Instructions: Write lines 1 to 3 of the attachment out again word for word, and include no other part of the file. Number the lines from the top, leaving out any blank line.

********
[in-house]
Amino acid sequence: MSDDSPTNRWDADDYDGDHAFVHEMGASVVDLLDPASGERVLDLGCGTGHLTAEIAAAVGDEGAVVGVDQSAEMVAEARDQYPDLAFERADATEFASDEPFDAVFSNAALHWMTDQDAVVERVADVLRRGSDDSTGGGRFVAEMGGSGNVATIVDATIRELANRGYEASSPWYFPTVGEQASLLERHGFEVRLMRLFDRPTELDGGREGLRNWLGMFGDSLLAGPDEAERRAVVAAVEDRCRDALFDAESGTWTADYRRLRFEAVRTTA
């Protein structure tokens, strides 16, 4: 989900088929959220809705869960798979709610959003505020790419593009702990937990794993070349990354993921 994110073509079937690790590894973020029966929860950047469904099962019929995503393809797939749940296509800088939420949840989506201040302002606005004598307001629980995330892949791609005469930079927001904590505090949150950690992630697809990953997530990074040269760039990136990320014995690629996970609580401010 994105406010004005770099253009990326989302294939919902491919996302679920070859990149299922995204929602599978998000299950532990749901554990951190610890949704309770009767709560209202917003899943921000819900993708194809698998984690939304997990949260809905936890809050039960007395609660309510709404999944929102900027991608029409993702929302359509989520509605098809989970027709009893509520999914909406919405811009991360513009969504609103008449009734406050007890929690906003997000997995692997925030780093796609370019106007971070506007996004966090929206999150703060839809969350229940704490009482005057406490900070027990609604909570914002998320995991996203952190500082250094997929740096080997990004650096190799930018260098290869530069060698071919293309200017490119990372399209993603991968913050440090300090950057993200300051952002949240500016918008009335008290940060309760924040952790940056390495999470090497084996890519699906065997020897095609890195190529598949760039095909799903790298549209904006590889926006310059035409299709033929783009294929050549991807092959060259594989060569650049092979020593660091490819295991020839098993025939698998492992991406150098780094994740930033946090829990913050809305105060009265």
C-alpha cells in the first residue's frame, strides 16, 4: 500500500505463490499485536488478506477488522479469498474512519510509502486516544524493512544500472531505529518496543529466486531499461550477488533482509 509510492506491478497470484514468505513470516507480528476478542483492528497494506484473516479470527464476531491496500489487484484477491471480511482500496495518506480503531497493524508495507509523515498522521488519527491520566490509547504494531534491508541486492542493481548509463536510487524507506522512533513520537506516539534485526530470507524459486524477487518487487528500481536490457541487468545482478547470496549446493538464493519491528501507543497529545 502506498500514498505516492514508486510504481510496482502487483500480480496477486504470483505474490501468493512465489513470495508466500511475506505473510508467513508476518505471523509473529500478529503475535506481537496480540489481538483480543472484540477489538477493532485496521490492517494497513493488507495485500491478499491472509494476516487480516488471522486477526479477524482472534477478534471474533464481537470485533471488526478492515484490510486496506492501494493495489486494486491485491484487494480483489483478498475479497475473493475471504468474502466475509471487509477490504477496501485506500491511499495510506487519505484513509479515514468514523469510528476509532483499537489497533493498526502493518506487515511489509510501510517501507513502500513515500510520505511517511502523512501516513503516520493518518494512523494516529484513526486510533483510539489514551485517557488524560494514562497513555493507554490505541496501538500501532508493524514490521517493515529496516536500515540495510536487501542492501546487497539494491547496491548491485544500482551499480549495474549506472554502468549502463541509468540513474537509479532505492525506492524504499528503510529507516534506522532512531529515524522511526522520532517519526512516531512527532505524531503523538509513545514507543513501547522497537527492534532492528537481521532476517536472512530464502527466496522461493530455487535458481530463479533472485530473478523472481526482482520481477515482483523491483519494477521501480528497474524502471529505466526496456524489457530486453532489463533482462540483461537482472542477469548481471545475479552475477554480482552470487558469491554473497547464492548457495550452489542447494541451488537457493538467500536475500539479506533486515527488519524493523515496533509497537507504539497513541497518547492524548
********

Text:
[in-house]
Amino acid sequence: MSDDSPTNRWDADDYDGDHAFVHEMGASVVDLLDPASGERVLDLGCGTGHLTAEIAAAVGDEGAVVGVDQSAEMVAEARDQYPDLAFERADATEFASDEPFDAVFSNAALHWMTDQDAVVERVADVLRRGSDDSTGGGRFVAEMGGSGNVATIVDATIRELANRGYEASSPWYFPTVGEQASLLERHGFEVRLMRLFDRPTELDGGREGLRNWLGMFGDSLLAGPDEAERRAVVAAVEDRCRDALFDAESGTWTADYRRLRFEAVRTTA
């Protein structure tokens, strides 16, 4: 989900088929959220809705869960798979709610959003505020790419593009702990937990794993070349990354993921 994110073509079937690790590894973020029966929860950047469904099962019929995503393809797939749940296509800088939420949840989506201040302002606005004598307001629980995330892949791609005469930079927001904590505090949150950690992630697809990953997530990074040269760039990136990320014995690629996970609580401010 994105406010004005770099253009990326989302294939919902491919996302679920070859990149299922995204929602599978998000299950532990749901554990951190610890949704309770009767709560209202917003899943921000819900993708194809698998984690939304997990949260809905936890809050039960007395609660309510709404999944929102900027991608029409993702929302359509989520509605098809989970027709009893509520999914909406919405811009991360513009969504609103008449009734406050007890929690906003997000997995692997925030780093796609370019106007971070506007996004966090929206999150703060839809969350229940704490009482005057406490900070027990609604909570914002998320995991996203952190500082250094997929740096080997990004650096190799930018260098290869530069060698071919293309200017490119990372399209993603991968913050440090300090950057993200300051952002949240500016918008009335008290940060309760924040952790940056390495999470090497084996890519699906065997020897095609890195190529598949760039095909799903790298549209904006590889926006310059035409299709033929783009294929050549991807092959060259594989060569650049092979020593660091490819295991020839098993025939698998492992991406150098780094994740930033946090829990913050809305105060009265």